The Offaly chairman has suggested that teams who break the rule should be removed from the championship.
MICHAEL DUIGNAN HAS called on the GAA to “grow a pair of balls” in relation to inter-county teams who resume training before their scheduled return date in September.
The association announced last week that no penalties will be imposed on county teams who begin training before 14 September. Instead, they are encouraging people to “call them out” if they see teams breaking this rule.
Speaking at the release of the GAA fixture plan for hurling and football in 2020, the director general Tom Ryan didn’t rule out the prospect of penalties coming into play if they see fit at a later date.
Offaly GAA chairman Michael Duignan however, feels the GAA must take stronger action with this and consider throwing teams out of the championship if they break the training ban.
“The first thing I probably wouldn’t have done is put a date like 14 September in place when you are allowing clubs to play until the end of October or even later,” he said while speaking on Off The Ball last night.
“It’s creating that overlap.
“I would have said that any county that trains between now and that date, let’s say 1 September, give a window and then most players will either be in the semi-finals or finals by mid-September. If you’re out of it, let them back.
But if you are going to train as a county before then, as is reportedly going on around the country, I would throw those teams out of the Championship.”
“I don’t want the headline to be ‘kick them out’, but this is not skirting the rules. This, to me, is way more serious than that. We are just coming out of an unprecedented time in all of our lives, and we can’t talk out of both sides of our mouth here.
Source: Off The Ball/YouTube
“If community is going to be first and club is going to be first – it would have been easier to bring back inter-county, from a logistics point of view. The decision was made to go back with their clubs because every player is a club player.”
Duignan added that inter-county managers, as well as the GAA hierarchy, have not shown the correct leadership for players in making a safe return to action.
“I’ll be honest, I’m disillusioned with the direction from inter-county managers, first of all, for forcing and putting pressure on their players to getting back training. Because players will do whatever they are asked to do.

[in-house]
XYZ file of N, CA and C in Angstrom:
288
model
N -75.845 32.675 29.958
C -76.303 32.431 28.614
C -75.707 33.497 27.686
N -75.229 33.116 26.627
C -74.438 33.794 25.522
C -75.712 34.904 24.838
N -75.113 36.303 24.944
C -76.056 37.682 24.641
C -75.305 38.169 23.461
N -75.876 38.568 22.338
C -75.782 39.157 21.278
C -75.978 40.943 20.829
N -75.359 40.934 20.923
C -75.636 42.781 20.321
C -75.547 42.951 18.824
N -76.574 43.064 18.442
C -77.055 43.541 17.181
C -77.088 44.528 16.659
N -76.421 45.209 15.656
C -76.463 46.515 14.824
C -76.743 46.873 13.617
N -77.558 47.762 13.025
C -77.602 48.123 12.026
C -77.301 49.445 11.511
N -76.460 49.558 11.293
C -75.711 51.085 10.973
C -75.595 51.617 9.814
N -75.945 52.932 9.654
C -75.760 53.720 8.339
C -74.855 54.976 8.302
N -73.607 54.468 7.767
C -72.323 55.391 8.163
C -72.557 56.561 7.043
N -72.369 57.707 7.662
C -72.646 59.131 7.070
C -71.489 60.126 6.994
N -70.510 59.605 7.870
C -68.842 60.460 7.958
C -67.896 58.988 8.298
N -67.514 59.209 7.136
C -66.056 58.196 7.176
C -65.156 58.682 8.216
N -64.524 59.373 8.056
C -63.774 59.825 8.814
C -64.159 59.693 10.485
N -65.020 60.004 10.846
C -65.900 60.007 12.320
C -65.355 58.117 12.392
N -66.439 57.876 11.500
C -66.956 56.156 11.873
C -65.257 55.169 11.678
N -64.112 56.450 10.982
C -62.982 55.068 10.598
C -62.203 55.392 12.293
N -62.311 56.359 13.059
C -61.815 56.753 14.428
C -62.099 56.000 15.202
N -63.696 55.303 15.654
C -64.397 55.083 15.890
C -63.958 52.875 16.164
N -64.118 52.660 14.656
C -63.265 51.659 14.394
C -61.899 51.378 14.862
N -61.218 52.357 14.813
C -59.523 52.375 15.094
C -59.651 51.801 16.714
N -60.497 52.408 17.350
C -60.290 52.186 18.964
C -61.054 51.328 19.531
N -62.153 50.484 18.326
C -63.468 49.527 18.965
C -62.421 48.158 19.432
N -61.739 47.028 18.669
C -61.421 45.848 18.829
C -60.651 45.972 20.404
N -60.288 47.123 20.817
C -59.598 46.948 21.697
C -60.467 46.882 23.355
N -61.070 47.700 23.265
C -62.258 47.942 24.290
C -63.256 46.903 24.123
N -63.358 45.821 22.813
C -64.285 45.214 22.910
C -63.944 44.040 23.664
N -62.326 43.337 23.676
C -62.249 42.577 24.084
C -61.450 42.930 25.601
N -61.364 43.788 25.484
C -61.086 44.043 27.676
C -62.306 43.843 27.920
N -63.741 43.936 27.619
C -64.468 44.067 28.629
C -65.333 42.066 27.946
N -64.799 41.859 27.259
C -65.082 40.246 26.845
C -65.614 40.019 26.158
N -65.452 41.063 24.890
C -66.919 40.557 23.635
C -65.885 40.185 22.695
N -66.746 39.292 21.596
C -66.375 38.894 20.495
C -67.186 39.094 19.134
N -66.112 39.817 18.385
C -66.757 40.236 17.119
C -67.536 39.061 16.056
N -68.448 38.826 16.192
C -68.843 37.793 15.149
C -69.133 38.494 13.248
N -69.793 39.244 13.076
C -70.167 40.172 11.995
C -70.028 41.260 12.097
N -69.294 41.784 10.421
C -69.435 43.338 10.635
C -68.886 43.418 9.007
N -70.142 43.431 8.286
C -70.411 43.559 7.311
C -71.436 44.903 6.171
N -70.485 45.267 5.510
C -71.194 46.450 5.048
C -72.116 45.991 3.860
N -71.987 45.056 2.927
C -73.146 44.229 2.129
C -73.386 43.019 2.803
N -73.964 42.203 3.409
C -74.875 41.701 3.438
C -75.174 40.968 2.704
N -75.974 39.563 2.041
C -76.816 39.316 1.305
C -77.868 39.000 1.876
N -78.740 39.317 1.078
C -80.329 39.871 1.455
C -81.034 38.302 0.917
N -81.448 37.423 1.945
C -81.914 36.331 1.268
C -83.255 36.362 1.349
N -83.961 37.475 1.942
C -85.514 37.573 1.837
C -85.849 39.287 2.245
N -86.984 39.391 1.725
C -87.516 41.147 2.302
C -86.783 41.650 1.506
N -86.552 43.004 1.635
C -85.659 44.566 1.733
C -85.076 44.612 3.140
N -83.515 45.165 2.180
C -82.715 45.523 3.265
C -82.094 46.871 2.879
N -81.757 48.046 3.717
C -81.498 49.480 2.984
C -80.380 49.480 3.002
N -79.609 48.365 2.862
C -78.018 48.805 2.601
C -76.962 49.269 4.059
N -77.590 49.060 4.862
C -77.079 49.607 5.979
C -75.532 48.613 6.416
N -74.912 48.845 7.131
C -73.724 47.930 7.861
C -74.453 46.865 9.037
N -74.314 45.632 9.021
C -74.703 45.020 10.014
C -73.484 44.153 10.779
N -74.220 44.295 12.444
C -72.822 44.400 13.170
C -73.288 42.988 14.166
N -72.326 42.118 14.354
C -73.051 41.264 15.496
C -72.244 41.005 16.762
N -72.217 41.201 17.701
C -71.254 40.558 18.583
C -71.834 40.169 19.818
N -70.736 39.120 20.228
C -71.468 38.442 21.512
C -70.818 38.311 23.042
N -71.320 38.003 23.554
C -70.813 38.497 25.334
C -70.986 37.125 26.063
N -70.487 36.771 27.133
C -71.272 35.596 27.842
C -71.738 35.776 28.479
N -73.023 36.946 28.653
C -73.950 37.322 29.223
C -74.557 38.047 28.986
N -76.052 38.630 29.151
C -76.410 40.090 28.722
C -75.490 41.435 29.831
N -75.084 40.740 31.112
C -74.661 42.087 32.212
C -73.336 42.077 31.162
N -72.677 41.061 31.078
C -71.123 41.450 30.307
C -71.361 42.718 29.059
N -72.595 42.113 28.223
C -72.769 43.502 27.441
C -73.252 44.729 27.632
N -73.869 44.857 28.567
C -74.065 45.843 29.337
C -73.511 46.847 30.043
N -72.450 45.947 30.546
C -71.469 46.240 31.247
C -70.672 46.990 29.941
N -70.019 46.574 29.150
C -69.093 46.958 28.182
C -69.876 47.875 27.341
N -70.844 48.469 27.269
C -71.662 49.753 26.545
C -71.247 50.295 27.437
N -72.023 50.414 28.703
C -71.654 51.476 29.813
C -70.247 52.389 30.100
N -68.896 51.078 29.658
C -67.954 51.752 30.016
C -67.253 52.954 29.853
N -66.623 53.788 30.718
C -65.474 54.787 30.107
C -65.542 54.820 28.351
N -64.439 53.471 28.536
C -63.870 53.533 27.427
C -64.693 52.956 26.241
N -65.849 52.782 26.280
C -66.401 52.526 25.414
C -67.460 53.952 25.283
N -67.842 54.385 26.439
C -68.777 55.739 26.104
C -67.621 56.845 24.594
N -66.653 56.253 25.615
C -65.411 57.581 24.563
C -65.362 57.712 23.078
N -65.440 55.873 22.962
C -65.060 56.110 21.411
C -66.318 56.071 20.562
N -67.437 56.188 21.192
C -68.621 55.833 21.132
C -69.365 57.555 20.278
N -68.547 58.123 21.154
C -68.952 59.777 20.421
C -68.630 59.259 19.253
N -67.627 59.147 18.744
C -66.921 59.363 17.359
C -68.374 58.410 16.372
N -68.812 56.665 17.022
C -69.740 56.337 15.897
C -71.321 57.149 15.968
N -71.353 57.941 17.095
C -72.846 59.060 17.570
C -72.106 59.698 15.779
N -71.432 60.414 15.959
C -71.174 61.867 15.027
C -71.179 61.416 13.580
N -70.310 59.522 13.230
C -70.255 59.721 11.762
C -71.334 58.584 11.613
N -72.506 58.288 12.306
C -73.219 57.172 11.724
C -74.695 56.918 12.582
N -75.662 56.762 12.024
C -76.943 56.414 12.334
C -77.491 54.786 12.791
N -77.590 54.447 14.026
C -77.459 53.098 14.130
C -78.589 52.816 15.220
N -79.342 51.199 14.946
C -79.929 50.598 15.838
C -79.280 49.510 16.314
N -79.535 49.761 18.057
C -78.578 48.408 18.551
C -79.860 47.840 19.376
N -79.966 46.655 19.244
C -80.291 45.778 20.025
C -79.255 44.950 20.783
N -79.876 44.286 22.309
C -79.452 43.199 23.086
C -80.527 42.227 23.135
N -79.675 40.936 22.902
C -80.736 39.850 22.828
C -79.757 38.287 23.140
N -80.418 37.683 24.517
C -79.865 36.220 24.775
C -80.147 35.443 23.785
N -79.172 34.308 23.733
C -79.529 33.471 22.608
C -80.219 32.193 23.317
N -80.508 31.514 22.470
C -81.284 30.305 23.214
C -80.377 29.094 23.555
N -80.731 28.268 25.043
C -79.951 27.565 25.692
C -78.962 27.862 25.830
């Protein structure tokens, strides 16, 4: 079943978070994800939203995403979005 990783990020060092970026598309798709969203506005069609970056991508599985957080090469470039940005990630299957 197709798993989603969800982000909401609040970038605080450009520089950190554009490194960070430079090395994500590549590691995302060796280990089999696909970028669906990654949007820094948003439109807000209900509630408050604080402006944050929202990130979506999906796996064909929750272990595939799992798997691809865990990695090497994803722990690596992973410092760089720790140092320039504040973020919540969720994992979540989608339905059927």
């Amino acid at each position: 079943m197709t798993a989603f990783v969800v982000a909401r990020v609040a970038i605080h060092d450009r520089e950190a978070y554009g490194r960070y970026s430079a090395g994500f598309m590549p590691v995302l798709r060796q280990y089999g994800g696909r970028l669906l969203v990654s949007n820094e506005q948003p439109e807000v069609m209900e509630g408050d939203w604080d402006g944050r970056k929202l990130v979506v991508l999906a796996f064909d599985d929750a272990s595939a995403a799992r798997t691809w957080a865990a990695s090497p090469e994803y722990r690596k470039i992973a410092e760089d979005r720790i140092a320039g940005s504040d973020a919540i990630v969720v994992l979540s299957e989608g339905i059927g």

“I am starting with inter-county managers, then county boards for allowing it to happen. I’m also disillusioned with Croke Park for not coming up with stricter sanctions. And the players themselves, and the GPA in particular, for not standing up for players and saying ‘we’re not accepting this’.
“It’s hypocrisy, it’s dishonest and what sort of message are we sending to young men, who are supposed to be leaders of their community, at 22, 23, 24, 25 years of age?
“We are running courses for them, we are putting them through college through the GPA, and yet we’re telling them that being dishonest and hypocritical is the right way to go about your business. I think it is disgraceful what is happening around the country.
I think it’s high time that people in the GAA grew up and grew a pair of balls, and called it for what it is: you are either training with your county or you’re not training with your county.
Duignan also expressed his disappointment at president John Horan and Tom Ryan for their stance on this issue while also applauding Offaly’s hurling and football bosses for their co-operation in letting clubs have adequate access to players.
“It’s breaking them [the rules]and I just feel so strongly after what we’ve been through.
“People have been sick and dying in our communities, we have all been locked up at home and where communities really should be first, our clubs – for once, let them have their players without them looking over their shoulders first.
“I have just come out of a meeting with [Offaly football manager] John Maughan and [hurling]Michael Fennelly there and we talk about these issues. It is so heartening to have two guys like these putting you and the county under no pressure.
“I’m saying to them: ‘Lads, I have no problem with you keeping in contact with your players, assessing injuries and seeing how lads are going.’
“This is club and county together – not club versus county. It’s not too late to address this issue.”
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